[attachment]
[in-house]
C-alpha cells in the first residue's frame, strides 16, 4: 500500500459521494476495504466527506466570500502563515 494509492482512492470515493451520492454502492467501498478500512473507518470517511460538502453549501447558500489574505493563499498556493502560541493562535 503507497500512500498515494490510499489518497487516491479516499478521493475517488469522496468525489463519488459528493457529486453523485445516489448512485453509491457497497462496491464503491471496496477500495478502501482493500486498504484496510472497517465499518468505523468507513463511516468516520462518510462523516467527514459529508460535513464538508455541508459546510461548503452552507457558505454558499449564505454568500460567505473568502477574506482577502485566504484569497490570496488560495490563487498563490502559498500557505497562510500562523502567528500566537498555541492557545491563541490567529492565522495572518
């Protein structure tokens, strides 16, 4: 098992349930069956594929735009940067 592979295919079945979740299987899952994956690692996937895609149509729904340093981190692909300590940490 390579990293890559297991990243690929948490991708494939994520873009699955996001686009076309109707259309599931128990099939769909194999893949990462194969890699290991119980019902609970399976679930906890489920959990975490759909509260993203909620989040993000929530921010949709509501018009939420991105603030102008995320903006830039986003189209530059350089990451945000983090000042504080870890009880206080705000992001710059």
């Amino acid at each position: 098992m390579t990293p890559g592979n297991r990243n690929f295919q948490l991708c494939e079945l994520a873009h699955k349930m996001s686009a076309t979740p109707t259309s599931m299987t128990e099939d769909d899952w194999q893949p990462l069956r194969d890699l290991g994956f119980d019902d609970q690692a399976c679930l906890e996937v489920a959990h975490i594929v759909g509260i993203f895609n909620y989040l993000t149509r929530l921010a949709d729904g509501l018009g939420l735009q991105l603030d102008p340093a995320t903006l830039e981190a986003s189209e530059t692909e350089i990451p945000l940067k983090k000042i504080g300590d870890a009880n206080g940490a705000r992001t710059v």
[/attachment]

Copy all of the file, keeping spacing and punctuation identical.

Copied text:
[in-house]
C-alpha cells in the first residue's frame, strides 16, 4: 500500500459521494476495504466527506466570500502563515 494509492482512492470515493451520492454502492467501498478500512473507518470517511460538502453549501447558500489574505493563499498556493502560541493562535 503507497500512500498515494490510499489518497487516491479516499478521493475517488469522496468525489463519488459528493457529486453523485445516489448512485453509491457497497462496491464503491471496496477500495478502501482493500486498504484496510472497517465499518468505523468507513463511516468516520462518510462523516467527514459529508460535513464538508455541508459546510461548503452552507457558505454558499449564505454568500460567505473568502477574506482577502485566504484569497490570496488560495490563487498563490502559498500557505497562510500562523502567528500566537498555541492557545491563541490567529492565522495572518
């Protein structure tokens, strides 16, 4: 098992349930069956594929735009940067 592979295919079945979740299987899952994956690692996937895609149509729904340093981190692909300590940490 390579990293890559297991990243690929948490991708494939994520873009699955996001686009076309109707259309599931128990099939769909194999893949990462194969890699290991119980019902609970399976679930906890489920959990975490759909509260993203909620989040993000929530921010949709509501018009939420991105603030102008995320903006830039986003189209530059350089990451945000983090000042504080870890009880206080705000992001710059």
């Amino acid at each position: 098992m390579t990293p890559g592979n297991r990243n690929f295919q948490l991708c494939e079945l994520a873009h699955k349930m996001s686009a076309t979740p109707t259309s599931m299987t128990e099939d769909d899952w194999q893949p990462l069956r194969d890699l290991g994956f119980d019902d609970q690692a399976c679930l906890e996937v489920a959990h975490i594929v759909g509260i993203f895609n909620y989040l993000t149509r929530l921010a949709d729904g509501l018009g939420l735009q991105l603030d102008p340093a995320t903006l830039e981190a986003s189209e530059t692909e350089i990451p945000l940067k983090k000042i504080g300590d870890a009880n206080g940490a705000r992001t710059v």